The controllers work under the Agency for Aerial Navigation Safety in Africa and Madagascar (ASECNA).
Paul Francois Gomis, a leader of the Senegalese air traffic controllers told Reuters that ASECNA staff demand better working and pay conditions. He said the Dakar airport air traffic controllers are short-staffed with only 60 people working when, he asserts, 80 are really needed.
Air Controller Strike Threatens Africa Travel
A 48-hour strike planned by some staff of French-speaking West Africa and Madagascar aviation safety agency ASECNA starting on Friday, could impact some flight operations in the region, the agency said in a statement on Thursday.
ASECNA said two of its six flight information regions could be affected by the strike despite court decisions and government bans on the strike in Togo, Chad, Central African Republic, Congo and Senegal.
"ASECNA is under the threat of a strike decided by the Union of Trade Unions of Air Controllers, a clandestine organization which is not recognised by any of the member states of the agency," it said in the statement.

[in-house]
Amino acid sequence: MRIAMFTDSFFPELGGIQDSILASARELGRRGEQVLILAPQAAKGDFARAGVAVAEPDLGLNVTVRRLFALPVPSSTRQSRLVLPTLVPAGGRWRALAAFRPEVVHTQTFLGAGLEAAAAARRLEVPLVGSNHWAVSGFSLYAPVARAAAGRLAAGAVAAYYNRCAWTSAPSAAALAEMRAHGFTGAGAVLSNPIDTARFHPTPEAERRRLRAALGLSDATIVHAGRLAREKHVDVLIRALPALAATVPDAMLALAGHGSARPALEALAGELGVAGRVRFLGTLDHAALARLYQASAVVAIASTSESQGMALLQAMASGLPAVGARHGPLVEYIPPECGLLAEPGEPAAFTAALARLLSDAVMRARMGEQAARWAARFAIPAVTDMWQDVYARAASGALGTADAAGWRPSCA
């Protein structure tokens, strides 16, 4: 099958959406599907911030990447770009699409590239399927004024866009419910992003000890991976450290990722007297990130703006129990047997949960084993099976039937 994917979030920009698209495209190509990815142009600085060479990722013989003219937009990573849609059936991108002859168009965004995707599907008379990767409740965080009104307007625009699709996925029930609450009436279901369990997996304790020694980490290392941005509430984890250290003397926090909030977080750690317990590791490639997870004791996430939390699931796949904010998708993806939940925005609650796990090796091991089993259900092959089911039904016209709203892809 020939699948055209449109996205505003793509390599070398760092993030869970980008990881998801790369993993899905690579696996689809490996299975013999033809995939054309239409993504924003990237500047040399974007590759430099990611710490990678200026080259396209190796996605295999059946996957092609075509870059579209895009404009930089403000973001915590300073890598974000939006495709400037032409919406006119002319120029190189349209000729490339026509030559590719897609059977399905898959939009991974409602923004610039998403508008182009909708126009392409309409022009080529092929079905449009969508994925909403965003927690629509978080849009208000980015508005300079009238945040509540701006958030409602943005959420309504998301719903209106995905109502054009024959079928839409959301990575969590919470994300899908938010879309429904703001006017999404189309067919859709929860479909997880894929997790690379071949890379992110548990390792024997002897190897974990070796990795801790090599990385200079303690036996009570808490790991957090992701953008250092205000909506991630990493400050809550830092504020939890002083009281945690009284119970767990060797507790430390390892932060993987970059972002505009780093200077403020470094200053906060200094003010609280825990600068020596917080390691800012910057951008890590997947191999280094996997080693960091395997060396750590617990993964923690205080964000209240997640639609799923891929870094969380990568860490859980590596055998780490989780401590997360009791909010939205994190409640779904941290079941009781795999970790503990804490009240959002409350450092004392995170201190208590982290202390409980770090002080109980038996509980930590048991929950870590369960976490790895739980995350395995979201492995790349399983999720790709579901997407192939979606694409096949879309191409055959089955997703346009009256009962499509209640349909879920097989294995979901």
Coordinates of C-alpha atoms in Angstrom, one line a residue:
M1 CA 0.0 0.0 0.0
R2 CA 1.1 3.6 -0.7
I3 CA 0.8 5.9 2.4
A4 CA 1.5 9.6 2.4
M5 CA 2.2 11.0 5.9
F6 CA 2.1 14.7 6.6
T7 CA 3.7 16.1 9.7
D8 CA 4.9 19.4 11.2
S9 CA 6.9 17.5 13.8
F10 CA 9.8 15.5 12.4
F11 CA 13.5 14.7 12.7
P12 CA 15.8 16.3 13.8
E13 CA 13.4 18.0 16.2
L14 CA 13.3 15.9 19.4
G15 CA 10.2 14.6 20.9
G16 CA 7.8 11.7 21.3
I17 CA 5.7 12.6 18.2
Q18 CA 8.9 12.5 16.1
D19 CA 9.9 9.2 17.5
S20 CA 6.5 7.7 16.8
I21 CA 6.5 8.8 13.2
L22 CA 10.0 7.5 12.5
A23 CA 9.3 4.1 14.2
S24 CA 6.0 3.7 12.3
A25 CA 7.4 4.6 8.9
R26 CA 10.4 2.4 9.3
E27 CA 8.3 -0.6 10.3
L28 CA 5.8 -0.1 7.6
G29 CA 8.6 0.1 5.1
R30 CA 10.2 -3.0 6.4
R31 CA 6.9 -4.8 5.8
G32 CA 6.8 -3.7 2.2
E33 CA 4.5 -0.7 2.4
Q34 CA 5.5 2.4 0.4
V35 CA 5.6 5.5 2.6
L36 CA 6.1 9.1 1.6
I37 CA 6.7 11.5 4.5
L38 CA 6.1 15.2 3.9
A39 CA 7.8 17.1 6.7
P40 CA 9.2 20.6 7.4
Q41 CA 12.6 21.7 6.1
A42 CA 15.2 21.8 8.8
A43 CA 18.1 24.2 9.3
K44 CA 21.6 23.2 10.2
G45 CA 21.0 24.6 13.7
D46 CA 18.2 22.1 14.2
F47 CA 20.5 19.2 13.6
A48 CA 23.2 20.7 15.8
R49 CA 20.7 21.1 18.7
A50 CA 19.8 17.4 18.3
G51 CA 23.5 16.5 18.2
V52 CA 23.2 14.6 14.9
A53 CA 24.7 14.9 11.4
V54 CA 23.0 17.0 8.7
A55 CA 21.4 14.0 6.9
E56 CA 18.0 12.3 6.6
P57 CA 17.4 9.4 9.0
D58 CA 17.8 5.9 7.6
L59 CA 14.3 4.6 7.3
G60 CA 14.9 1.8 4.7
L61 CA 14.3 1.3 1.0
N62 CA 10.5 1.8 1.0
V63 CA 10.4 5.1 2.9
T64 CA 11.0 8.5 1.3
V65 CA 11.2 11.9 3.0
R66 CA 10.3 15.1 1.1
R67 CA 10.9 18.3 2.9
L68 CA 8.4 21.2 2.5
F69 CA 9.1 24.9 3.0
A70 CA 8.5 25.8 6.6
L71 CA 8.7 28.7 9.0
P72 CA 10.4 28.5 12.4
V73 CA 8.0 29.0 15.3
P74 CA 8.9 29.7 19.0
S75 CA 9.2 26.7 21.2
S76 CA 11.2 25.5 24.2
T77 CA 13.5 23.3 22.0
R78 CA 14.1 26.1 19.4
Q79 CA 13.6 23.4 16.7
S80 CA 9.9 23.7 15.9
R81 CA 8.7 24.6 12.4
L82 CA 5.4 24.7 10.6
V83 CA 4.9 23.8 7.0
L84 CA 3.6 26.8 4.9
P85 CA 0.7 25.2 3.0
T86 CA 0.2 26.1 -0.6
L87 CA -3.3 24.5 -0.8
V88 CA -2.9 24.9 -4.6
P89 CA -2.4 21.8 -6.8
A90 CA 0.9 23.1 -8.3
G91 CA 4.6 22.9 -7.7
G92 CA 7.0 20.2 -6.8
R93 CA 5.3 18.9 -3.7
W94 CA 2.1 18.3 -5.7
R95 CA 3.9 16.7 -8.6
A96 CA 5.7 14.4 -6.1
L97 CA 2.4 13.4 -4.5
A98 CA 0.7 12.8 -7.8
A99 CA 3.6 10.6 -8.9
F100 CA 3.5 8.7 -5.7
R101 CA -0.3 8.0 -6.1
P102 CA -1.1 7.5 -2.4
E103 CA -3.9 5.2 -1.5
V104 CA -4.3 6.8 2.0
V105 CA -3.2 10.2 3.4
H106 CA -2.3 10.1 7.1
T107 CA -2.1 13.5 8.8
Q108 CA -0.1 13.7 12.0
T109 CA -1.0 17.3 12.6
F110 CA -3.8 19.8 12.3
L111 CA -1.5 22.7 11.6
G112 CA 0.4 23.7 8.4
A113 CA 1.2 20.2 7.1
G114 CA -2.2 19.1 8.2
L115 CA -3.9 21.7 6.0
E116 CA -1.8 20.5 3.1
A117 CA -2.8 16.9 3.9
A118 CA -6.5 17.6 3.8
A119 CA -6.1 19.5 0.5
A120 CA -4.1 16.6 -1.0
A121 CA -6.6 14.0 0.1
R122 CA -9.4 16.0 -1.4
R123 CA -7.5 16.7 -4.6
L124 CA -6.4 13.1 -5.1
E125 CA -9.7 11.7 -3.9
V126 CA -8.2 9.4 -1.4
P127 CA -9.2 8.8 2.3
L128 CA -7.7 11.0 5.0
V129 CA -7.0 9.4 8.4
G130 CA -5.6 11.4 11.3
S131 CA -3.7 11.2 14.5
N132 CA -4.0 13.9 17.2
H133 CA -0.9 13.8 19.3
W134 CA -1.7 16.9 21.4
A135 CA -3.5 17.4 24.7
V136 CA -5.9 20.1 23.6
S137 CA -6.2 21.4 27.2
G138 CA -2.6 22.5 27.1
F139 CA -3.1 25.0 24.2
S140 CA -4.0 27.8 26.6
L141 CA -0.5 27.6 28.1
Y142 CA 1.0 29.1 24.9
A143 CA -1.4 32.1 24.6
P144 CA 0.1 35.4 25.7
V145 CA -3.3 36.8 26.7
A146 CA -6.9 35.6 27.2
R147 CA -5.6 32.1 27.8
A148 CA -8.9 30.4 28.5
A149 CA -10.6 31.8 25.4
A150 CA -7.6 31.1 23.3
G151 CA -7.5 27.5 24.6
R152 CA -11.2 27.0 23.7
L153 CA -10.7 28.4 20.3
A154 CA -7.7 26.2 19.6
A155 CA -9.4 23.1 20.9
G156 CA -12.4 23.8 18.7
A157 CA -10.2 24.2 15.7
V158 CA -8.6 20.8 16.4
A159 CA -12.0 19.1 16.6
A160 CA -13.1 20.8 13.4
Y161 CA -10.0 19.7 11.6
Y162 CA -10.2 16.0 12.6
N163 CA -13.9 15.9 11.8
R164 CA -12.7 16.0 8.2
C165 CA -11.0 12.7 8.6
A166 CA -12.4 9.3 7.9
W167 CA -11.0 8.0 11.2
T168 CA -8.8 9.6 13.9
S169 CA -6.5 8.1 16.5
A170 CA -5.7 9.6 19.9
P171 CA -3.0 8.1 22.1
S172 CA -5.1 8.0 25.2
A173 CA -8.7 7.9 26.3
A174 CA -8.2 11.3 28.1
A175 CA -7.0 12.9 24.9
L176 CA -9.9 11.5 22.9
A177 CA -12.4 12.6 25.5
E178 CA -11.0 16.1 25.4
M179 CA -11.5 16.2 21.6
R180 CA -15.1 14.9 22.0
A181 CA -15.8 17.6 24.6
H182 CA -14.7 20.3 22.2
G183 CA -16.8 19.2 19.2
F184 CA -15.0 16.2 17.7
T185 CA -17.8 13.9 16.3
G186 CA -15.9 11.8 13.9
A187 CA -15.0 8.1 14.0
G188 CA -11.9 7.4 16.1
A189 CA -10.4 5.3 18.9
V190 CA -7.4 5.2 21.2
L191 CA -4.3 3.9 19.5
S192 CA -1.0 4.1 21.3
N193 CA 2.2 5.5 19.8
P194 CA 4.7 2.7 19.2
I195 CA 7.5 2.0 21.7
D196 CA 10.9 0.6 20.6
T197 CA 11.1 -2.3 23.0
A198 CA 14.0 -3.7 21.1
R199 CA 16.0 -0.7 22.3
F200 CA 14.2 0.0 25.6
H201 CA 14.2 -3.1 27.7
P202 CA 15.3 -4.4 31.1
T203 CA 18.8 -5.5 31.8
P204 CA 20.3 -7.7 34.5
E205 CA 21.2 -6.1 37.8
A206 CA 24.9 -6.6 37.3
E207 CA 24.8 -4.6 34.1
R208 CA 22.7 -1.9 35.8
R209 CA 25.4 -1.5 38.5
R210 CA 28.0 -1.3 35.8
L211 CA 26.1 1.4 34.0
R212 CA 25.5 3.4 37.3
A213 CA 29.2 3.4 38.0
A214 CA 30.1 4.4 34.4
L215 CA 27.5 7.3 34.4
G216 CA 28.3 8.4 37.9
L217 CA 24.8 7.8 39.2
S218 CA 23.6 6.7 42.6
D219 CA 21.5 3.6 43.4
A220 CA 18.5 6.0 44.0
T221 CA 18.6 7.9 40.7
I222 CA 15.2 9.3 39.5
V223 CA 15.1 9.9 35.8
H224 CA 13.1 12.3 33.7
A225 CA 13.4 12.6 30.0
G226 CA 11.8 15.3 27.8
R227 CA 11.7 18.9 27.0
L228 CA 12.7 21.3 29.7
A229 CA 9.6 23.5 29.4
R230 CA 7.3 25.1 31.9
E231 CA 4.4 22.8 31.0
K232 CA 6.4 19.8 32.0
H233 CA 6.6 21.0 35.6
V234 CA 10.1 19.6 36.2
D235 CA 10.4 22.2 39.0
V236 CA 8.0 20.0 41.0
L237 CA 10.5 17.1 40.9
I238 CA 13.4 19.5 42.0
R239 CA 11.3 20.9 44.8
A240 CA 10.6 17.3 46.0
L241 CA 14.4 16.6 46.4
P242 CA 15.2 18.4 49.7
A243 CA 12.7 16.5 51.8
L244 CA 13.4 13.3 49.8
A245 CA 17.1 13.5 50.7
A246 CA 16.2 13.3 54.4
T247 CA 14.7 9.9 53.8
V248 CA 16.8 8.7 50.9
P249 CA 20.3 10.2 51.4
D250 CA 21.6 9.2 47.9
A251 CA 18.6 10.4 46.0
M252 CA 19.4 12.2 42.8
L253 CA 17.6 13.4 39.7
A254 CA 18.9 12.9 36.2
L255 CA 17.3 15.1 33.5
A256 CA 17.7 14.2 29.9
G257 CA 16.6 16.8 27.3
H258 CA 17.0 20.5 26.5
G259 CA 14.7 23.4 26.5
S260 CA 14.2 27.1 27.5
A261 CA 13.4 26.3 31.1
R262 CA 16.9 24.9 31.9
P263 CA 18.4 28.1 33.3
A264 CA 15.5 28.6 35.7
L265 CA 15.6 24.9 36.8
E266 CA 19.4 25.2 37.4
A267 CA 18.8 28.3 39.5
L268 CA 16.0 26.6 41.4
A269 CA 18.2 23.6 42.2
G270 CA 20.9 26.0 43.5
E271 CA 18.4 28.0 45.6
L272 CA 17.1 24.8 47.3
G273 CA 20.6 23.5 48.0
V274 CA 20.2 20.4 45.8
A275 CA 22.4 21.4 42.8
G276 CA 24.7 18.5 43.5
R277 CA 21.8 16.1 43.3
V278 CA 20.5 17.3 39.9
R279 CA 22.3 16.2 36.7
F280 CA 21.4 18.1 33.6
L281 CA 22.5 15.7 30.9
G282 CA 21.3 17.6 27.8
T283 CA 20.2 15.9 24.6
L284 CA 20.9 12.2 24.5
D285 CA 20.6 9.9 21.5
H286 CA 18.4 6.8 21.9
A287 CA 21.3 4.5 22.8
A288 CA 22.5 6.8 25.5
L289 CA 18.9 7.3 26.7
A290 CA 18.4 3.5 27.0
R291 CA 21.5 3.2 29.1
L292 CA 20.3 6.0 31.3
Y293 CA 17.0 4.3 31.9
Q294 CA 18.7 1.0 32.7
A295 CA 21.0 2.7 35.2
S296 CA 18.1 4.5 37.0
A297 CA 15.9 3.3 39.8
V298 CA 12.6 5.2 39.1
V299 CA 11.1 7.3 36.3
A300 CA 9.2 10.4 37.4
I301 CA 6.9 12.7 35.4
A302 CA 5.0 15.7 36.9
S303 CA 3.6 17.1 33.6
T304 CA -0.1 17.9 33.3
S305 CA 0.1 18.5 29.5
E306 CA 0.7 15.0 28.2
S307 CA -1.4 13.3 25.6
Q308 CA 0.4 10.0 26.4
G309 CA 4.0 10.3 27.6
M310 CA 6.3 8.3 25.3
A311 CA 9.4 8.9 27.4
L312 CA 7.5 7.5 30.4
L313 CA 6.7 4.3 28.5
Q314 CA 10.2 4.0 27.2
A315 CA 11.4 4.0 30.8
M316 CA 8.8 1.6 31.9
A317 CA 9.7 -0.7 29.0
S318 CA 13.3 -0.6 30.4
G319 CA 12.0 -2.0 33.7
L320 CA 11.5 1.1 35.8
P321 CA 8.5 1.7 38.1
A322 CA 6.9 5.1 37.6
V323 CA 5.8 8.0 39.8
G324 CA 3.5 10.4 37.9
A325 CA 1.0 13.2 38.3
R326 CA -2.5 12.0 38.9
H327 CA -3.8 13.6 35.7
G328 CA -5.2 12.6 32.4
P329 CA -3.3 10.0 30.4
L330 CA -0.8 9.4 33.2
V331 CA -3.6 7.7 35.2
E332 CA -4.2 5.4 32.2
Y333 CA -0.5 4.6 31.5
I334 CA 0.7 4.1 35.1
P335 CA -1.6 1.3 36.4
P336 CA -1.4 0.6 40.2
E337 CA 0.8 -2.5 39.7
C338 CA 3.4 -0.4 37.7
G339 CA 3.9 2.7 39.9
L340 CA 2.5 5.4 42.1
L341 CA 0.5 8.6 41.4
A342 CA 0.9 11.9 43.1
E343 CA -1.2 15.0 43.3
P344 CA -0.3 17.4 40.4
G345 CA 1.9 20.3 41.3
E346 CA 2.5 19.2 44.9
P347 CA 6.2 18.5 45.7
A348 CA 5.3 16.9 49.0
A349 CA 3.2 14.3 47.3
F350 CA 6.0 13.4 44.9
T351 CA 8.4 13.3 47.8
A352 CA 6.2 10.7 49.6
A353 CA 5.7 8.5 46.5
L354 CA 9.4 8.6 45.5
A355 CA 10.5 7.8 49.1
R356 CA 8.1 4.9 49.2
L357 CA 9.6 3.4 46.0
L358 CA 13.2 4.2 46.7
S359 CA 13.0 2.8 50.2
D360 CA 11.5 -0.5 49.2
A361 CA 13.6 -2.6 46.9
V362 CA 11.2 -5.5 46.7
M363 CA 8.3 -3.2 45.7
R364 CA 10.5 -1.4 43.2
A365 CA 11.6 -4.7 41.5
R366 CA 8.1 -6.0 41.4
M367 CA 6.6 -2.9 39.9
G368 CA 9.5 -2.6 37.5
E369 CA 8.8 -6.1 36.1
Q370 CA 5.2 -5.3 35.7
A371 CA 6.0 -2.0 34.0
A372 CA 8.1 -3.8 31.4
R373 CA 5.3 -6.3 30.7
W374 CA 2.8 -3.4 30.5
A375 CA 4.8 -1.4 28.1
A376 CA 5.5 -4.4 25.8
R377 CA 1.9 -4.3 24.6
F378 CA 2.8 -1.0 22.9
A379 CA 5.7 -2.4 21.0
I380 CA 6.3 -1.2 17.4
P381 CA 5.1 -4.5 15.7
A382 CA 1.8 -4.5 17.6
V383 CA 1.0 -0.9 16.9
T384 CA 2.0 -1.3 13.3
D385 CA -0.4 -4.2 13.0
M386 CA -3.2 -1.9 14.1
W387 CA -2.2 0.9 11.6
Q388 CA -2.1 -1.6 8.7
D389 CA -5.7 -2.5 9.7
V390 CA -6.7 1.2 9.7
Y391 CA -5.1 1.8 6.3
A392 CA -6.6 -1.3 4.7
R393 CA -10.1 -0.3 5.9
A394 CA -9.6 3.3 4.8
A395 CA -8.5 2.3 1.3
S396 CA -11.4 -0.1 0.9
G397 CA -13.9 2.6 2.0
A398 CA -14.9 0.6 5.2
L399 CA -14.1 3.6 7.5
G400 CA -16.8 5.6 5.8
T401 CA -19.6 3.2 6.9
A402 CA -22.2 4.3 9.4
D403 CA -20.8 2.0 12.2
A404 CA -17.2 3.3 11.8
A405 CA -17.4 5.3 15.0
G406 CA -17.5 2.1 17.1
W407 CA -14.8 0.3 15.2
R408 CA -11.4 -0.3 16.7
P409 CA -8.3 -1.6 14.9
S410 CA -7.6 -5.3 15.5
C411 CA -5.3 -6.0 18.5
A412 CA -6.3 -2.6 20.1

The 18-member states organisation manages air traffic control in an area covering 16.1 million square kilometres of airspace.
"The Niamey flight information region is expected to be impacted," ASECNA said, urging passengers to check updated flight information and so-called Notice-to-Airmen (NOTAM) it will publish on its website. It added that a Niger court decision on the legality of the strike was expected.
It added that there were also risks with the airspace controlled by the Brazzaville, Congo flight information region due to the planned strike. It gave no further details on the risks, but added that a Congo government decision was also expected.
On Thursday, a court in Senegal suspended the call to strike by air traffic controllers in Senegal and Ivory Coast, the agency said.
But Paul Francois Gomis, a leader of the striking Senegalese air traffic controllers told Reuters that they are maintaining their decision to go on strike from 0800 GMT on Friday.
Gomis said ASECNA staff are demanding better working and pay conditions. He said the Dakar airport Air traffic controllers are short-staffed with only 60 people working where 80 are really needed.
Dakar airport authorities could not be reached for comments.
South Africa Joins Rate Hike Round
South Africa's central bank on Thursday raised its benchmark interest rate by three-quarters of a percentage point to 6.25 percent in a bid to fight inflation. The move follows interest rate hikes by a number of other nations in recent days.